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Discussion Starter · #1 ·
I have an invasion of rodents.
If I poison them and my cats eat the dead ones will it hurt them?
Trapping is an option put not as throughal (SP enlighten me can't find it in my dictionary) or as fast as poison.
Has anyone used those high frequency sonic devices that you plug into the wall outlet? Do they work? Will they harm my cats? Ad say's they are cat/dog safe.
 

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Trapping is an option put not as throughal (SP enlighten me can't find it in my dictionary) .
Don't know the answers to your question, but you need an 'o' after the 'th' th'o'rough. I'm a terrible speller, but I use the free, downloadable WordWeb dictionary which helps a lot as it often suggests a spelling. Thorough often throws me, too.

I wouldn't chance my cat to a poisoned rodent.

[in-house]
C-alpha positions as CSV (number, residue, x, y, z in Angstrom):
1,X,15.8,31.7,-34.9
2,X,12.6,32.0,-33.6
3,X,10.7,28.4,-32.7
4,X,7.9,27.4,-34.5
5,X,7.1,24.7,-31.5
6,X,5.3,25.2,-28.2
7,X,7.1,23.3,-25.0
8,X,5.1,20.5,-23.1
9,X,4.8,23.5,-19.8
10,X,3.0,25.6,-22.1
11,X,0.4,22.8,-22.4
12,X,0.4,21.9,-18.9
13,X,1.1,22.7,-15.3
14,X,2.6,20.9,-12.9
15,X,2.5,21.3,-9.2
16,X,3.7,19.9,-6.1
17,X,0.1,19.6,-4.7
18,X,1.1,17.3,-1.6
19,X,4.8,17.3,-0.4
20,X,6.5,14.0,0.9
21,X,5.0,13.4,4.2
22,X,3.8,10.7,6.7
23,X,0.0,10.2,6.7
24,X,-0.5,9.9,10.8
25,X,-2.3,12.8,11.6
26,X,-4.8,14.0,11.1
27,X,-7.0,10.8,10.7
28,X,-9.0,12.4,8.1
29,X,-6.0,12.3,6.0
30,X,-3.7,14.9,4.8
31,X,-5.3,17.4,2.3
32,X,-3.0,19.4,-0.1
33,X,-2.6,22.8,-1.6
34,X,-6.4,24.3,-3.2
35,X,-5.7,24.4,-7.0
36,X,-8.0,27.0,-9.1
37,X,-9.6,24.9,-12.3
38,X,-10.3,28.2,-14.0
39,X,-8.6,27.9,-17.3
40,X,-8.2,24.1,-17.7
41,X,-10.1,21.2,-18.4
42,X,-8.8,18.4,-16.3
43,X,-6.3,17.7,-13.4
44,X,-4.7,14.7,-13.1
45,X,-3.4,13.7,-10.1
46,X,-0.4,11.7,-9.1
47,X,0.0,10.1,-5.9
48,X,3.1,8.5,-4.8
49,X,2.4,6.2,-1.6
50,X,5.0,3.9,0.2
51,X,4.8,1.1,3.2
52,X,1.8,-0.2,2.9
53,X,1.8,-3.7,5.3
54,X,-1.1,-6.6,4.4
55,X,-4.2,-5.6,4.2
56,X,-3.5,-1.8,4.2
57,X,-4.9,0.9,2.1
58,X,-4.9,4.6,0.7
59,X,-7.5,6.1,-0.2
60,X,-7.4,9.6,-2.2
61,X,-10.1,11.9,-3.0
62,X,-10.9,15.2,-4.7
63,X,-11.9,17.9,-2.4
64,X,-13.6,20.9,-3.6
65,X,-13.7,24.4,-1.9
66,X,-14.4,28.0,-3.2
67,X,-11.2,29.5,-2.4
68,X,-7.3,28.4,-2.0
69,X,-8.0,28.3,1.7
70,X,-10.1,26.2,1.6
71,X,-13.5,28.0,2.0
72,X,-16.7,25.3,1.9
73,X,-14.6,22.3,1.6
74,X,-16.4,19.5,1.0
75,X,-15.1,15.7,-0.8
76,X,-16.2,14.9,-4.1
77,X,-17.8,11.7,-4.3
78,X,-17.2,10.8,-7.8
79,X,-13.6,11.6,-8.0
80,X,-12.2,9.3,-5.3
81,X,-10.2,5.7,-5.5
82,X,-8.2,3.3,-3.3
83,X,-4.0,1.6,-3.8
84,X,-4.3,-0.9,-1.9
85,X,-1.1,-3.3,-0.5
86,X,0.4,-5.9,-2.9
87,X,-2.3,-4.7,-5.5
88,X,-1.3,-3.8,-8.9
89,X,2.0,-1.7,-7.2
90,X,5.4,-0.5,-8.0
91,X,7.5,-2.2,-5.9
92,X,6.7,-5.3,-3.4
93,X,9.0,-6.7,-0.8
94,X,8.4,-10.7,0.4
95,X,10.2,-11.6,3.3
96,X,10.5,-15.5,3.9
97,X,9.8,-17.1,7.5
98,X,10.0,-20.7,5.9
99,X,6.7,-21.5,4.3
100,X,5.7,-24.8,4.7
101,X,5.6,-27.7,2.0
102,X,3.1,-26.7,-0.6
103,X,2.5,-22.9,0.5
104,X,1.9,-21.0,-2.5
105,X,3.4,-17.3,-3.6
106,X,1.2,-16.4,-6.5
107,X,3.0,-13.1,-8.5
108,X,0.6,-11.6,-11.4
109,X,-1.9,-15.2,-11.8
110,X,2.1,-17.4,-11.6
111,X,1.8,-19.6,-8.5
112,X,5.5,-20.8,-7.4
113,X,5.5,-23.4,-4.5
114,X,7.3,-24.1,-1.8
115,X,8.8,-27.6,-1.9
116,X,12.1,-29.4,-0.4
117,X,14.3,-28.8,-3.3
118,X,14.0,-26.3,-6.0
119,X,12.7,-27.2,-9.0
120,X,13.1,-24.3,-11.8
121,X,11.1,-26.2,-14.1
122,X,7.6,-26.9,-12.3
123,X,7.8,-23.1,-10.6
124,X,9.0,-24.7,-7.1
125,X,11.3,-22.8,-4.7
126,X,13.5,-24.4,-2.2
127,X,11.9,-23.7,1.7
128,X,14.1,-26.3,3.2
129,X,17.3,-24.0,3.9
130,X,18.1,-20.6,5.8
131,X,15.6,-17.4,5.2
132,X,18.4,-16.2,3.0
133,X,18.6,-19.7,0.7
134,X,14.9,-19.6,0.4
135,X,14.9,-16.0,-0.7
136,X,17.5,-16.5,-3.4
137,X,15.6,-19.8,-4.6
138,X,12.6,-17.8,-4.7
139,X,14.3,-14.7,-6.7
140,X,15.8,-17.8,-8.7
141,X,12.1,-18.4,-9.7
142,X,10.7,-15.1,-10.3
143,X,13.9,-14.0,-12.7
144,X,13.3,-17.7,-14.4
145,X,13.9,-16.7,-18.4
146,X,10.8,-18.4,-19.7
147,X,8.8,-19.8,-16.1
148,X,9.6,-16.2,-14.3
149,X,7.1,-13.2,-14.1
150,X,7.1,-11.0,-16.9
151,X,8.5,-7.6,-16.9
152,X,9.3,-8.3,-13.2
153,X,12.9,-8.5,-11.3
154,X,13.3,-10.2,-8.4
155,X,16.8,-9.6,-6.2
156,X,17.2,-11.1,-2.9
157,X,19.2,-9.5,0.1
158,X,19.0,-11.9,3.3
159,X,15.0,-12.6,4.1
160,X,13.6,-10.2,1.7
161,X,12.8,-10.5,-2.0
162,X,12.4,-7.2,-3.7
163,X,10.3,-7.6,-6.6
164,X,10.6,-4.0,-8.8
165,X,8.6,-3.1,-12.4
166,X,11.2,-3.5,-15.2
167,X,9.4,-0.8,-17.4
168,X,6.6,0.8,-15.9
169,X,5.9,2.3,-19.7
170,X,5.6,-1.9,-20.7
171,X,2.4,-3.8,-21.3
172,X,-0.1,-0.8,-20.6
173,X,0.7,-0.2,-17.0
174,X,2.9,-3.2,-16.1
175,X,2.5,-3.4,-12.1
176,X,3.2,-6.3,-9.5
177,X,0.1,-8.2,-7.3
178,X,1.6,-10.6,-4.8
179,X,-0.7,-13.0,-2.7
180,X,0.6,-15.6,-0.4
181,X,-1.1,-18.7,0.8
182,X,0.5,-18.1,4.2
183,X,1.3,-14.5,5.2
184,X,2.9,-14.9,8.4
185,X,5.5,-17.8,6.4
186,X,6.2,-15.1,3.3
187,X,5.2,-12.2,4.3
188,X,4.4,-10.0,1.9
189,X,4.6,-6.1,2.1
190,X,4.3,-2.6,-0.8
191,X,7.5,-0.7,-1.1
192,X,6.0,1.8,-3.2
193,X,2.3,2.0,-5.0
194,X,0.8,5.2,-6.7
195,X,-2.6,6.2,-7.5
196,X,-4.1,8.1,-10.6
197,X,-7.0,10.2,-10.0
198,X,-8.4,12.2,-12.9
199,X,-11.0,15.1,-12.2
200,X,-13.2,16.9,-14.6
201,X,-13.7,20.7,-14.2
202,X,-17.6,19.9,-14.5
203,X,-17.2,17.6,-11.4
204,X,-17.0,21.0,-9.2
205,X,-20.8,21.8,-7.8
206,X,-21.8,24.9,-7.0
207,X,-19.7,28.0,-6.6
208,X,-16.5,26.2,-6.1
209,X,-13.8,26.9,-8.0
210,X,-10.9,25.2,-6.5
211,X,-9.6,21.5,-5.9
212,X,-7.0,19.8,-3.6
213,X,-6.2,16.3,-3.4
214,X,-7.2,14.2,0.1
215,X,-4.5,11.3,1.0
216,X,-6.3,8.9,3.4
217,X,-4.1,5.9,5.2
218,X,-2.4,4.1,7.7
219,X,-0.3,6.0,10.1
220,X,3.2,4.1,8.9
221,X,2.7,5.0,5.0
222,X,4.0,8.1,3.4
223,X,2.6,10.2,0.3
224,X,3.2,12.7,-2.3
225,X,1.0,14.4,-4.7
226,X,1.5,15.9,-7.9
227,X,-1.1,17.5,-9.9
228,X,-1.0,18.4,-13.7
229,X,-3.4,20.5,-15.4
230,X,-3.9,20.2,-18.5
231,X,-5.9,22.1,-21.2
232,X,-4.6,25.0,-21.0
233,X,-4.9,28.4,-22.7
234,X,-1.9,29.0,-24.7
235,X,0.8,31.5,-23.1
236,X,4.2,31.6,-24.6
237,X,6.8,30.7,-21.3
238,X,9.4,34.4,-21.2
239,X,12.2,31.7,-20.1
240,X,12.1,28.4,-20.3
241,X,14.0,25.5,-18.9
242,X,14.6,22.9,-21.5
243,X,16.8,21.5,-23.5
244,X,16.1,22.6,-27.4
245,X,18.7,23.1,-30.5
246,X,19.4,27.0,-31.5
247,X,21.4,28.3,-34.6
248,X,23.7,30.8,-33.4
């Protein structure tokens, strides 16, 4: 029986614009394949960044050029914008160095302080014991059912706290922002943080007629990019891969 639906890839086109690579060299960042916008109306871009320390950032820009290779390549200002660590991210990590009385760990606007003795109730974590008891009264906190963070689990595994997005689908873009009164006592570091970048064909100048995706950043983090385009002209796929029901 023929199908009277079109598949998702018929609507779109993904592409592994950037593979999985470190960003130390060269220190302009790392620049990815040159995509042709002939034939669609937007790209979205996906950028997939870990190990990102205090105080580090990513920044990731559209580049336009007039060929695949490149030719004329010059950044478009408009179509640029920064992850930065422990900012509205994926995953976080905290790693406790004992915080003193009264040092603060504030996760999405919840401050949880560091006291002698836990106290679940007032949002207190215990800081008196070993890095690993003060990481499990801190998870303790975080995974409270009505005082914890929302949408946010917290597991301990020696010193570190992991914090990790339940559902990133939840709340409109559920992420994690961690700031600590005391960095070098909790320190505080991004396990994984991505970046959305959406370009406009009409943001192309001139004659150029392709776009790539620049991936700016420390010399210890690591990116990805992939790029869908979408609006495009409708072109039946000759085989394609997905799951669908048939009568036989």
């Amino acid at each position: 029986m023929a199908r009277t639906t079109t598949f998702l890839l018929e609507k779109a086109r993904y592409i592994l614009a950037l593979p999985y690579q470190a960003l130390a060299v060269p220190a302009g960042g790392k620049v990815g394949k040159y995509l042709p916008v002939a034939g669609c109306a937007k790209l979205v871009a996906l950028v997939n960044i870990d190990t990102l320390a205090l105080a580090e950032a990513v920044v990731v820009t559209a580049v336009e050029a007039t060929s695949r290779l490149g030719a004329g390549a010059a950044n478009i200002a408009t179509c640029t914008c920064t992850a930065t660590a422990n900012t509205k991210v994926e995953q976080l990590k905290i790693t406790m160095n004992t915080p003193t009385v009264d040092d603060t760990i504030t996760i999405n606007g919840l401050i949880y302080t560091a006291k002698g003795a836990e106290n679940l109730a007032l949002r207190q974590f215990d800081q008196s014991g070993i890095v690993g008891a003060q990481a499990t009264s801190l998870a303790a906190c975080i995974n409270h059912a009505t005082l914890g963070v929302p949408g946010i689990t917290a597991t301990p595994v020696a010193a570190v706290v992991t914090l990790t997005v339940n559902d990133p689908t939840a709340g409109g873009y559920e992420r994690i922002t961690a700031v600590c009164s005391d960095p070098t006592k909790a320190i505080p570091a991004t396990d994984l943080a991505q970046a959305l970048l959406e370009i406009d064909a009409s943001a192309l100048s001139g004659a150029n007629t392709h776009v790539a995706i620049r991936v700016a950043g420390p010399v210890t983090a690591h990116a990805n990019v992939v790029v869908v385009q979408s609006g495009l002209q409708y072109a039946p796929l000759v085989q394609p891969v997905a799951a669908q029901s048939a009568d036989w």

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I would never put anything that toxic around my cats - whether they ate a poisoned mouse or just straight up ate the poison, you could have a serious disaster on your hands. I know I've heard on tv that trying to poison pests can often result in accidentally poisoning PETS and I would never ever chance it. Way too many ways it could go so terribly wrong.
 

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I would NEVER use poison for the reasons stated above. I would take no chances.

I have used traps in the past and they work well if you use peanut butter. It doesnt come off easily like cheese. Good luck!
 

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I have used traps in the past and they work well if you use peanut butter. It doesnt come off easily like cheese. Good luck!
Not sure if I'd use peanut butter around a cat. :smile: When I first got Zenobi (otb) I was eating some peanut butter and she started to beg. I put a little on my finger and she licked a bit off. I don't usually laugh at cats when they're having problems, but she was so funny as she tried to lick it away. Just like a kid with peanut better sticking to the roof of its mouth. But then, to my surprise, she came back for more. She never did ask for it again, though.